One thing else they struck by was, Rommel saw incredible versatility as an officer. They started out the infantry branch, in fact, and then he went to the mountain branch 1918. He really distinguished himself by Matador he commanded about 800 men. He captured 9000 battalions and 81 guns. And then at Langhorne A few days later, he captured another 10,000 enemy soldiers, that’s 19,000 allied prisoners in a few days, and he had probably 800 men or less. He then, of course, went into the right here, as the army of the middle period was called it was between the second right and Third Reich and called the Weimar Public and his progress as Germany was limited to 100,000 man army, and anytime you’re a small army, like the actual rate of promotion is almost always very slow. He spent 14 years as a captain, and finally became an instructor and he wrote a book and this was a real turning point in his career in his life. It’s called infantry in the attack. And it was based on his lectures and there’s war experiences. And it became a bestseller in Nazi Germany and Hitler read it and decided he wanted to make the offer. So he made Rommel acting commander, the fear of bodyguard battalion during the occupation of the sedate lab, the occupation of Czechoslovakia, Poland, then also in the Polish campaign, 1939, now Rama probably not ever saw the inside of a tank before about 1938. But he nevertheless saw that the armored branch, the mechanized motorized infantry was the wave of the future, not the infantry or the Calvary. So he went in to see Hitler after the campaign that Hitler took a personal interest in him at that point.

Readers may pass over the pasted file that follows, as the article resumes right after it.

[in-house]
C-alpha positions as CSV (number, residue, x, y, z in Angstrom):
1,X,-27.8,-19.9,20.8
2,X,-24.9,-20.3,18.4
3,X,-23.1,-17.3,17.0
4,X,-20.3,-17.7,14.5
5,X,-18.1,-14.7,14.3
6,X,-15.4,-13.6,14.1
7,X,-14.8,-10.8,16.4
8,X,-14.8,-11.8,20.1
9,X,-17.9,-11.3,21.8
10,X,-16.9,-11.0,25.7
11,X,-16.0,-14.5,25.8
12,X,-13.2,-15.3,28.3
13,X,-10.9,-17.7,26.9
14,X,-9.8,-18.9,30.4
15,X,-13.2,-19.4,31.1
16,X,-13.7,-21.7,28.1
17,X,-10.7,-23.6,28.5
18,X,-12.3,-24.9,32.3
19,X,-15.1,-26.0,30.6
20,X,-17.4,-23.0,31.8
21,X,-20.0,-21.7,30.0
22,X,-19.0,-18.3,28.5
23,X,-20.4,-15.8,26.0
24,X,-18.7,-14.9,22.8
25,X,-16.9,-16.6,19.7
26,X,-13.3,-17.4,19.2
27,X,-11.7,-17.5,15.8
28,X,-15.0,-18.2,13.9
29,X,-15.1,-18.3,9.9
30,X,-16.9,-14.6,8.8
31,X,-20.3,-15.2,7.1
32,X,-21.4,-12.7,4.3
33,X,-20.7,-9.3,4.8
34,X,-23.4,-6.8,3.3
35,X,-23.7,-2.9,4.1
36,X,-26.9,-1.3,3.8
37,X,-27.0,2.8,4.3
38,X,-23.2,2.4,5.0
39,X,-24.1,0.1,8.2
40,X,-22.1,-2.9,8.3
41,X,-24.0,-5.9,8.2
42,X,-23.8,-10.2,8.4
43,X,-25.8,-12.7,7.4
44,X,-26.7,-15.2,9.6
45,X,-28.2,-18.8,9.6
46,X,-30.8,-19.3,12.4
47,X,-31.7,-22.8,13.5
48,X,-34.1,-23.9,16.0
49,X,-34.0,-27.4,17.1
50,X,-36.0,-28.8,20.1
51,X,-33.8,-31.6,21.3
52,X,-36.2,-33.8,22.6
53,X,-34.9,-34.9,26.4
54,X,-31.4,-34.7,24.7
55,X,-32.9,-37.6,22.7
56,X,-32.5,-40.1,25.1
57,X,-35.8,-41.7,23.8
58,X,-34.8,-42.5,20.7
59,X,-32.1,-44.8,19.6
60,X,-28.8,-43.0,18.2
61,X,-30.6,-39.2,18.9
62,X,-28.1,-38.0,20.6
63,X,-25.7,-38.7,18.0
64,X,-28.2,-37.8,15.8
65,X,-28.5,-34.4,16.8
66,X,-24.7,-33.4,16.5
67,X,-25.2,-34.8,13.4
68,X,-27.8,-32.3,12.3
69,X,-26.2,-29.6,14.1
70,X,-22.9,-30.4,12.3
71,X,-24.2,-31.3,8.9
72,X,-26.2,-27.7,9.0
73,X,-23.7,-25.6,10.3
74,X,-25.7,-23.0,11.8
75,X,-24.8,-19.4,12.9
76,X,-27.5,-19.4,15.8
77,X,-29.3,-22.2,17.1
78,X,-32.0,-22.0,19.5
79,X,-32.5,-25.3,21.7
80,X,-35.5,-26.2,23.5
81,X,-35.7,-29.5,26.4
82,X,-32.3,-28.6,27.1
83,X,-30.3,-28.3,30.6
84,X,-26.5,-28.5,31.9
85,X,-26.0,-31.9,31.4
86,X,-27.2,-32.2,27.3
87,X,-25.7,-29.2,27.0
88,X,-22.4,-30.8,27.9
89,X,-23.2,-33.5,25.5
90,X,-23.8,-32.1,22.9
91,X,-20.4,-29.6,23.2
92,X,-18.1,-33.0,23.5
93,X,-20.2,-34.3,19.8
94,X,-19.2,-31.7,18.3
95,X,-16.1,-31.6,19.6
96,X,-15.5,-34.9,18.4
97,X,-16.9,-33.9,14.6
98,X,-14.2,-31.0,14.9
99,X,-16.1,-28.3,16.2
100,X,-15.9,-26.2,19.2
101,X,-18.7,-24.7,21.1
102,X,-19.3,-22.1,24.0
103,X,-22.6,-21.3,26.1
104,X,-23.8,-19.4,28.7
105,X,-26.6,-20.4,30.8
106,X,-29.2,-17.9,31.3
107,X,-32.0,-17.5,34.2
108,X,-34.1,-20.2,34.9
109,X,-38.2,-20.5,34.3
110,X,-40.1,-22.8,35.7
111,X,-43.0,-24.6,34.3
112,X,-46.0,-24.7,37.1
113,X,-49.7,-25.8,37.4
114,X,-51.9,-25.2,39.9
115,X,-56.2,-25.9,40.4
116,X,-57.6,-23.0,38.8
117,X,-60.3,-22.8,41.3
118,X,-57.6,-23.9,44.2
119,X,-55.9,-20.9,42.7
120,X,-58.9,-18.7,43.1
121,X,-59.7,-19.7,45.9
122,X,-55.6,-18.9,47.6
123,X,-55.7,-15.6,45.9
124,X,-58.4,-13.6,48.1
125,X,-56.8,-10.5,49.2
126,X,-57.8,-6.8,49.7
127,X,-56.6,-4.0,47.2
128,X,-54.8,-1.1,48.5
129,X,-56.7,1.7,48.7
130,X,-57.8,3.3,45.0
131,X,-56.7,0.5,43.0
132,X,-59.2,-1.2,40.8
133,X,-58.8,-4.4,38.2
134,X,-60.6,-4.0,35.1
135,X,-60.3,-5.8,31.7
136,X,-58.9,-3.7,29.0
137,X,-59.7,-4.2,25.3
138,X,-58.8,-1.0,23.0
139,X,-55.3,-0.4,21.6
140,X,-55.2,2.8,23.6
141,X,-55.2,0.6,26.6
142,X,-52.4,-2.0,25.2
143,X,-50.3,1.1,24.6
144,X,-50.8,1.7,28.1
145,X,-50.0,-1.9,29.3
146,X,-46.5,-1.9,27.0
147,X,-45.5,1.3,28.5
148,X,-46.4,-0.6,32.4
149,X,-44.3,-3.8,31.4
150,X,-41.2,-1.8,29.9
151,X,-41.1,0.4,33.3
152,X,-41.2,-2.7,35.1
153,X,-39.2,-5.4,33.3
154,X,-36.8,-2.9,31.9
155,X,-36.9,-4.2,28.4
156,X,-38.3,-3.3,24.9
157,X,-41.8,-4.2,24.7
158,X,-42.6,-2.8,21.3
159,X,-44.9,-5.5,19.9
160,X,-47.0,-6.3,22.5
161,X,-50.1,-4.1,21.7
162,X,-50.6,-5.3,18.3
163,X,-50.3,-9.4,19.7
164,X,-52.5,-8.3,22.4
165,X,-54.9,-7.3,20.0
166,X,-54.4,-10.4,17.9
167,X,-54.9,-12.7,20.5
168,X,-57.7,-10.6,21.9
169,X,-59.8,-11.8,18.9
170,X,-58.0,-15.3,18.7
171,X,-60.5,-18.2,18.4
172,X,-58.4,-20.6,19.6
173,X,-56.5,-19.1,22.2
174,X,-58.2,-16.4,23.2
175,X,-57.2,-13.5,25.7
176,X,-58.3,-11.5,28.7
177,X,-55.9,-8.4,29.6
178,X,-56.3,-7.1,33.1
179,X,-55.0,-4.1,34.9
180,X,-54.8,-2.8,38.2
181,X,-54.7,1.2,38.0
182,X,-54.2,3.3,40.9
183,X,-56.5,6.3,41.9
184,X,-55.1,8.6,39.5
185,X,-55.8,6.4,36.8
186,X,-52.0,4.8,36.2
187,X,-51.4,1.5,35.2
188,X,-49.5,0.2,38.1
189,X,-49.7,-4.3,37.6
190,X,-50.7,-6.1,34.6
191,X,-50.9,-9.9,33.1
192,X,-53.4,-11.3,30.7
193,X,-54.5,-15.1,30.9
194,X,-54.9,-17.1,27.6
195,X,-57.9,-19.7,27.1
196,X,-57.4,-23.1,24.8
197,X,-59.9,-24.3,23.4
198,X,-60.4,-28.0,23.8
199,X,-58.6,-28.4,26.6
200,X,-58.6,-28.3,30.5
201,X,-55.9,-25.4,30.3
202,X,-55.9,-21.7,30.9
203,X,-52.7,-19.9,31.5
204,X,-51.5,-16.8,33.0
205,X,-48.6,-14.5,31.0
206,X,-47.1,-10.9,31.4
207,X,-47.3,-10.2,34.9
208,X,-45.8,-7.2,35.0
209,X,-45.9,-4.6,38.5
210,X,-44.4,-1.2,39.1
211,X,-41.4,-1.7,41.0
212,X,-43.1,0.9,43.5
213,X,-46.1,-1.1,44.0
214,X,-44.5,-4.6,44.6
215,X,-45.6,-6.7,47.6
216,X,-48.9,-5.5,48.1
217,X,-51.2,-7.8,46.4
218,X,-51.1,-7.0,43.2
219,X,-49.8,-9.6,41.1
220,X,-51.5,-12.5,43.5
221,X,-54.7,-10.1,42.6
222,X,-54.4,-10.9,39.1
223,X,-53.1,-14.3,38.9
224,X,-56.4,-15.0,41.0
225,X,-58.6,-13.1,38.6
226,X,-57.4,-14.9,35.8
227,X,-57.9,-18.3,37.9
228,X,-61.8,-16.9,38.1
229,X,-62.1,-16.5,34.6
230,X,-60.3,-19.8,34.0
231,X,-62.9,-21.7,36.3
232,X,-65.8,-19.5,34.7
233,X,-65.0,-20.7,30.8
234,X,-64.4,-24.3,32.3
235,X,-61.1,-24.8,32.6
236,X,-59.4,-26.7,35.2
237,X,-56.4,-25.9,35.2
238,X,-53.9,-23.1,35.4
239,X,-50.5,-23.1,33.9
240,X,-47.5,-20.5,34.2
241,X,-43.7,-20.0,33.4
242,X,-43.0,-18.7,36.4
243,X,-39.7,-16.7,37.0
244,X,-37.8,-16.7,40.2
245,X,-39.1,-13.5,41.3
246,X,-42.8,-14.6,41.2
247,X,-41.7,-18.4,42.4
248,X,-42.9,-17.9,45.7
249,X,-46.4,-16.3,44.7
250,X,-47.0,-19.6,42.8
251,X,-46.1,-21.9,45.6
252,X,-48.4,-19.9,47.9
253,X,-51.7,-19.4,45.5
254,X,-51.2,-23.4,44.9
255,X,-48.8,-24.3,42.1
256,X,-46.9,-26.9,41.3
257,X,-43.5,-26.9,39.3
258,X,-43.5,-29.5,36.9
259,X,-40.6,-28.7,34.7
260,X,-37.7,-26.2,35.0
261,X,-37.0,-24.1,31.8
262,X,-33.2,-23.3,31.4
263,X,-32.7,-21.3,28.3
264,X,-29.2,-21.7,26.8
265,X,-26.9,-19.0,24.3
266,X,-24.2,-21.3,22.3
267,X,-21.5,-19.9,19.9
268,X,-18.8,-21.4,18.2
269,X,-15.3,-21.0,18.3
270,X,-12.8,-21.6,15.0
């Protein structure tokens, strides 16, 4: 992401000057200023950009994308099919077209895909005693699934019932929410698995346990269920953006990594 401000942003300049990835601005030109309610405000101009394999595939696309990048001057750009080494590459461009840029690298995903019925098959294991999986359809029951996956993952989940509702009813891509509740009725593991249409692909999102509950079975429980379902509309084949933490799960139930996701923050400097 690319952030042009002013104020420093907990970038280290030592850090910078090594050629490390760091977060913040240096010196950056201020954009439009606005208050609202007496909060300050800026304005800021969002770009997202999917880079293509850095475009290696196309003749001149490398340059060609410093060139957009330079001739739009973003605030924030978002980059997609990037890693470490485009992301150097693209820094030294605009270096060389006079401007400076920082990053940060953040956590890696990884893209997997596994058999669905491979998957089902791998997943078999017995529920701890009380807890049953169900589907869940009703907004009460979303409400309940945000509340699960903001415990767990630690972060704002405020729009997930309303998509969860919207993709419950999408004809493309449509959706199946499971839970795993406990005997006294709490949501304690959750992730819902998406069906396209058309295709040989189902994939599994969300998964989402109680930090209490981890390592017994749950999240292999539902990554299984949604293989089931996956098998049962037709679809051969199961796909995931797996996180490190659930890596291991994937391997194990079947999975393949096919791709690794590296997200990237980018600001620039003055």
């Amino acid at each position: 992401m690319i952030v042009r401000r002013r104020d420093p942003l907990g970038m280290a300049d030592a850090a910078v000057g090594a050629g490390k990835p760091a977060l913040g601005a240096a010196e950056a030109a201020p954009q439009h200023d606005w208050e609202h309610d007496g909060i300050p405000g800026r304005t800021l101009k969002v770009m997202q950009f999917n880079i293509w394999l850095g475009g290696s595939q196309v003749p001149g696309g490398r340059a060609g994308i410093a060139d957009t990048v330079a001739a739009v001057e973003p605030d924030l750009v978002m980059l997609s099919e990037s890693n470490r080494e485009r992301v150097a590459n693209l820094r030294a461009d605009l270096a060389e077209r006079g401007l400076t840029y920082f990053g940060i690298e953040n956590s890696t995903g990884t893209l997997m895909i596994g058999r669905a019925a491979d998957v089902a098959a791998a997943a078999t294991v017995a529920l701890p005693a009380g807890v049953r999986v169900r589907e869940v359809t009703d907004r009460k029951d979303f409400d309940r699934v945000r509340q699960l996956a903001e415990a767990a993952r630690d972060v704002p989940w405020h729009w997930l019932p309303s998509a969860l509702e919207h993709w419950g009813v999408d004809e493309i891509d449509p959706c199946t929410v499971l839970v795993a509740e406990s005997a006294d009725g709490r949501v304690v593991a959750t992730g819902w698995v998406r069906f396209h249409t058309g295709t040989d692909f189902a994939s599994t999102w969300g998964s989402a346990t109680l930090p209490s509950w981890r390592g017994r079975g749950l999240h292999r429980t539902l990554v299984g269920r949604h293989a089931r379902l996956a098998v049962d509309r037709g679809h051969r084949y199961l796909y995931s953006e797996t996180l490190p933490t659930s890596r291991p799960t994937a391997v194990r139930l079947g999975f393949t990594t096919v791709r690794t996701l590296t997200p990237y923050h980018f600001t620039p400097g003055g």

Gary Pinkerton 11:21
What year was this again

Samuel Mitcham 11:22